pinMode       (0,  OUTPUT);     // PB0 NC
    digitalWrite  (0,  LOW)   ;
    pinMode       (1,  INPUT) ;     // PB1 SCK2 make input with pullup
    digitalWrite  (1,  HIGH)  ;     // internal pullup
    pinMode       (2,  INPUT) ;     // PB2 MOSI2 make input with pullup
    digitalWrite  (2,  HIGH)  ;     // internal pullup
    pinMode       (3,  INPUT) ;     // PB3 MISO2 make input with pullup
    digitalWrite  (3,  HIGH)  ;     // internal pullup
    pinMode       (4,  OUTPUT);     // PB4 PCINT4, at JP5 Header
    digitalWrite  (4,  LOW)   ;
    pinMode       (5,  OUTPUT);     // PB5 PCINT5, at JP5 Header, 
    digitalWrite  (5,  LOW)   ;     //   next to 5V of ISCP
    pinMode       (6,  OUTPUT);     // PB6 PCINT6, at JP5 Header
    digitalWrite  (6,  LOW)   ;
    pinMode       (7,  OUTPUT);     // PB7 PCINT7/TIMER1C/PWM, at JP5 Header,
    digitalWrite  (7,  LOW);        //   next to MOSI of ISCP


    // 16U2 pins, PC7-PC2, terminate pins to prevent floating inputs
    pinMode       (8,  OUTPUT);     // PC7 NC 
    digitalWrite  (8,  LOW);
    pinMode       (9,  OUTPUT);     // PC6 NC 
    digitalWrite  (9,  LOW);
    pinMode       (10, OUTPUT);     // PC5 NC 
    digitalWrite  (10, LOW);
    pinMode       (11, OUTPUT);     // PC4 NC 
    digitalWrite  (11, LOW);
    // PC3 doesn't exist 
    pinMode       (12, OUTPUT);     // PC2 NC 
    digitalWrite  (12, LOW);
    // PC1 SPI Reset, pulled up by 10K 
    
    // 16U2 pins, PD0-PD7, terminate pins to prevent floating inputs
    pinMode       (13, OUTPUT);     // PD0 NC
    digitalWrite  (13, LOW);
    pinMode       (14, OUTPUT);     // PD1 NC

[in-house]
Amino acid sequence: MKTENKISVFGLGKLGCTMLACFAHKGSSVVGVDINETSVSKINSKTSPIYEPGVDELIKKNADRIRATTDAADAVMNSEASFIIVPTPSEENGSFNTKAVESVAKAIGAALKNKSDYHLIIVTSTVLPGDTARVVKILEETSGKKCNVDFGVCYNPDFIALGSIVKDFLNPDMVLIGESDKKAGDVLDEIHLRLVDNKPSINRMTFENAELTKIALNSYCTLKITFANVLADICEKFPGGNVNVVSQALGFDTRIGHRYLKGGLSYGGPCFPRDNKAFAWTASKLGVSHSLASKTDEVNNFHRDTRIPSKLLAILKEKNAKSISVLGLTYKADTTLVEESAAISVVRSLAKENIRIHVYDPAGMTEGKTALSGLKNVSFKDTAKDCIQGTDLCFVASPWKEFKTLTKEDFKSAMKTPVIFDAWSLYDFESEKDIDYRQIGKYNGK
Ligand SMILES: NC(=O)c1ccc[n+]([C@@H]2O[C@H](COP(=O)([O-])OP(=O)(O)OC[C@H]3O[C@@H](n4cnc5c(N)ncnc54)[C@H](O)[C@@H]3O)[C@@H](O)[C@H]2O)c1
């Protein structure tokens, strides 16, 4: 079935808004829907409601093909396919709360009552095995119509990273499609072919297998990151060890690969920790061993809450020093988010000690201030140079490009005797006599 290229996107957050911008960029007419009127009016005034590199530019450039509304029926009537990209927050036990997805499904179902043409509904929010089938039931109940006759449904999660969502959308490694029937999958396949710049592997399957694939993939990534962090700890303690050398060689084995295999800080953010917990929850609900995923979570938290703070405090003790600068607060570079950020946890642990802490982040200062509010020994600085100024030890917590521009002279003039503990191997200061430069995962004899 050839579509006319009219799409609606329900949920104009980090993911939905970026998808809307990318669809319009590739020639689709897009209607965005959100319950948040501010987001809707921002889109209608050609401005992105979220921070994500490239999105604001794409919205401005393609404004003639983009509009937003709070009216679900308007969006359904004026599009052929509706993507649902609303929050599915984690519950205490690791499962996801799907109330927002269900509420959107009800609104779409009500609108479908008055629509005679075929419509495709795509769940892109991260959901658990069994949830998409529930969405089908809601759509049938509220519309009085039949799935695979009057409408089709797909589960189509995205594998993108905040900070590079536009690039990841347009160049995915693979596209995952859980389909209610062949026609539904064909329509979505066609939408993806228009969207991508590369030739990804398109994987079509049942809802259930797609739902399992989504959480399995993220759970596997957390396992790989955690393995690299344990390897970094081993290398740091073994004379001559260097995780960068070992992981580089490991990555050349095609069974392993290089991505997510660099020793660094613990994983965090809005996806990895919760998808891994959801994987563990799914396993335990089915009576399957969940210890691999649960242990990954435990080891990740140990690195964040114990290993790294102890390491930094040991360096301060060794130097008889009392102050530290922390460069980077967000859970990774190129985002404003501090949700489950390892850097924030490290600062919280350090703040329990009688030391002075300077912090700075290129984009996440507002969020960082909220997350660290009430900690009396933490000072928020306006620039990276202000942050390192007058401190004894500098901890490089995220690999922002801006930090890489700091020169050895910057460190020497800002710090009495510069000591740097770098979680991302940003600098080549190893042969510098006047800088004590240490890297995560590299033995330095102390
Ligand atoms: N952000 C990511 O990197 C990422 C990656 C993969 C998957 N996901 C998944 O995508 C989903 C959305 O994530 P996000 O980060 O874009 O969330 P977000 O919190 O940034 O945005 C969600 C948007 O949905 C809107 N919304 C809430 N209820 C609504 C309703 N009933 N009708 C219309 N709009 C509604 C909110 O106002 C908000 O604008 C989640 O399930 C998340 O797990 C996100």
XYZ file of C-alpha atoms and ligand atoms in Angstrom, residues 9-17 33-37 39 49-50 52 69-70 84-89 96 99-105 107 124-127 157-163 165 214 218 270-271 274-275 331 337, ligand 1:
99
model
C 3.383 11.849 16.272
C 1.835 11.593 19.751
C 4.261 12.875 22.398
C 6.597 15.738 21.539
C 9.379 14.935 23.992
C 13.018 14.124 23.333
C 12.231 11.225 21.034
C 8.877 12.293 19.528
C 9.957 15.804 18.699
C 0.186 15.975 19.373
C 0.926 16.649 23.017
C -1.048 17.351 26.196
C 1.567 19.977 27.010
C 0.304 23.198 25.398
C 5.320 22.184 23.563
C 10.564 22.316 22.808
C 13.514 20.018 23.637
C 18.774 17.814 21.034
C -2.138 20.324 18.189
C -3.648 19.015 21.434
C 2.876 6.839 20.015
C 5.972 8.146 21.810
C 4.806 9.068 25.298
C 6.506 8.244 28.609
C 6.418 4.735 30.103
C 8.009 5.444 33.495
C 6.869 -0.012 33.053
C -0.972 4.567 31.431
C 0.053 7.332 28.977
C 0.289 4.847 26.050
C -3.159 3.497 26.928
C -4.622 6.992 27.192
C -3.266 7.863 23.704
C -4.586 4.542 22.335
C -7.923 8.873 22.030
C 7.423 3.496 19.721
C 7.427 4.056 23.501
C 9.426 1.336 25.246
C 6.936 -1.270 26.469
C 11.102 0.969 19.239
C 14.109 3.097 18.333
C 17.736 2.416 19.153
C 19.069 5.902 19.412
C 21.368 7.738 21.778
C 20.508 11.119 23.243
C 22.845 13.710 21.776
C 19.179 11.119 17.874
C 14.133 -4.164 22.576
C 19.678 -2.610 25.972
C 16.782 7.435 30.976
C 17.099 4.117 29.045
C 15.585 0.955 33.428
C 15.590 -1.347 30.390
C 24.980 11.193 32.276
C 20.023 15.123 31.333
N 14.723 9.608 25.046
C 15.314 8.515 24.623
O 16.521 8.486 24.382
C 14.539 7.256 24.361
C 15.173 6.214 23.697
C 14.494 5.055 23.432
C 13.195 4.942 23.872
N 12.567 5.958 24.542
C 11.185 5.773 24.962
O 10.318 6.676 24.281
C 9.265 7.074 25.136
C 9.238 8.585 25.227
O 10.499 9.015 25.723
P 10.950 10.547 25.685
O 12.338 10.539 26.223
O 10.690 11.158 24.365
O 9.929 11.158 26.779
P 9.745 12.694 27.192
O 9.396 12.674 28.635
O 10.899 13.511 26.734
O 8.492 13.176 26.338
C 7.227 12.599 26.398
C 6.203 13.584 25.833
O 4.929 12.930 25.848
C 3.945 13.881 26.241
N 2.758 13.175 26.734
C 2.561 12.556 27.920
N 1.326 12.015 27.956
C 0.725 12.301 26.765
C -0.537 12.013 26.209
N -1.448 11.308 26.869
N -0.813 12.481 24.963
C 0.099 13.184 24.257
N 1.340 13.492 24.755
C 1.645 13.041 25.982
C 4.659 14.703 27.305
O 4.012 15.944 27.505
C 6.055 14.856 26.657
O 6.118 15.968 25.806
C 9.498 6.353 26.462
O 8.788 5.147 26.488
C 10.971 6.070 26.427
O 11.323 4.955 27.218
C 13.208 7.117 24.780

digitalWrite  (14, LOW);
    pinMode       (15, INPUT);      // PD2 M8TXD connected to Mega via 1K
    pinMode       (16, INPUT);      // PD3 M8RXD connected to Mega via 1K
    pinMode       (17, OUTPUT);     // PD4 RX-LED,
    digitalWrite  (17, HIGH);       //   make high so LED is off
    pinMode       (18, OUTPUT);     // PD5 TX-LED, 
    digitalWrite  (18, HIGH);       //   make high so LED is off
    pinMode       (19, OUTPUT);     // PD6 NC
    digitalWrite  (19, LOW);
    pinMode       (20, INPUT);      // PD7 pulldown from reset

   
   // USBCON |= _BV(FRZCLK);          // Disable USB clock
   // USBCON &= ~_BV(USBE);           // Disable USB
    USBCON =  B00100000;            // Bit 7 – USBE: ZERO disables USB controller & buffers
                                    // Bit 5 – FRZCLK: ONE freezes clock, reducing power consumption
    PLLCSR &= ~_BV(PLLE);           // Disable USB PLL, Bit 1: ZERO 

    cli();
    ACSR = B10001000;               // 7: Analog Comparator power switched off , 4: ACI is cleared by logic one
                                    // 3: ACIE zero, the interrupt is disabled
                                    // 2: ACIC zero, no connection between the Analog Comparator and input capture